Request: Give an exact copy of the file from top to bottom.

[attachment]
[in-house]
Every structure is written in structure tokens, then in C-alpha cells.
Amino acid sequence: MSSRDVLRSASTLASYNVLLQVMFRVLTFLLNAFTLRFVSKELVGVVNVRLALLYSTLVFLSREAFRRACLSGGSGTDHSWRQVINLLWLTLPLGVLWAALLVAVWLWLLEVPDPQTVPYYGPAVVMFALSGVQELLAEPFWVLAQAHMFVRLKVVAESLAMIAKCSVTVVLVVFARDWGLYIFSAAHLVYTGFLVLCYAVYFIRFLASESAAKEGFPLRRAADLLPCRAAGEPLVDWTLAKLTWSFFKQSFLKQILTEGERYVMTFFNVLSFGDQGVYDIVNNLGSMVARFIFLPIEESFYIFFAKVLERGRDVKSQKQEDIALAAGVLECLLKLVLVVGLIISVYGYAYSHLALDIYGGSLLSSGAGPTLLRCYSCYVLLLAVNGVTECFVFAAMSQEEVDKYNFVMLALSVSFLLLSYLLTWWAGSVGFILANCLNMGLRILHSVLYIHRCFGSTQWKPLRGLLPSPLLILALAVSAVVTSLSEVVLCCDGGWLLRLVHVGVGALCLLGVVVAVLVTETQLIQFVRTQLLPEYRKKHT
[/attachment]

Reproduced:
[in-house]
Every structure is written in structure tokens, then in C-alpha cells.
Amino acid sequence: MSSRDVLRSASTLASYNVLLQVMFRVLTFLLNAFTLRFVSKELVGVVNVRLALLYSTLVFLSREAFRRACLSGGSGTDHSWRQVINLLWLTLPLGVLWAALLVAVWLWLLEVPDPQTVPYYGPAVVMFALSGVQELLAEPFWVLAQAHMFVRLKVVAESLAMIAKCSVTVVLVVFARDWGLYIFSAAHLVYTGFLVLCYAVYFIRFLASESAAKEGFPLRRAADLLPCRAAGEPLVDWTLAKLTWSFFKQSFLKQILTEGERYVMTFFNVLSFGDQGVYDIVNNLGSMVARFIFLPIEESFYIFFAKVLERGRDVKSQKQEDIALAAGVLECLLKLVLVVGLIISVYGYAYSHLALDIYGGSLLSSGAGPTLLRCYSCYVLLLAVNGVTECFVFAAMSQEEVDKYNFVMLALSVSFLLLSYLLTWWAGSVGFILANCLNMGLRILHSVLYIHRCFGSTQWKPLRGLLPSPLLILALAVSAVVTSLSEVVLCCDGGWLLRLVHVGVGALCLLGVVVAVLVTETQLIQFVRTQLLPEYRKKHT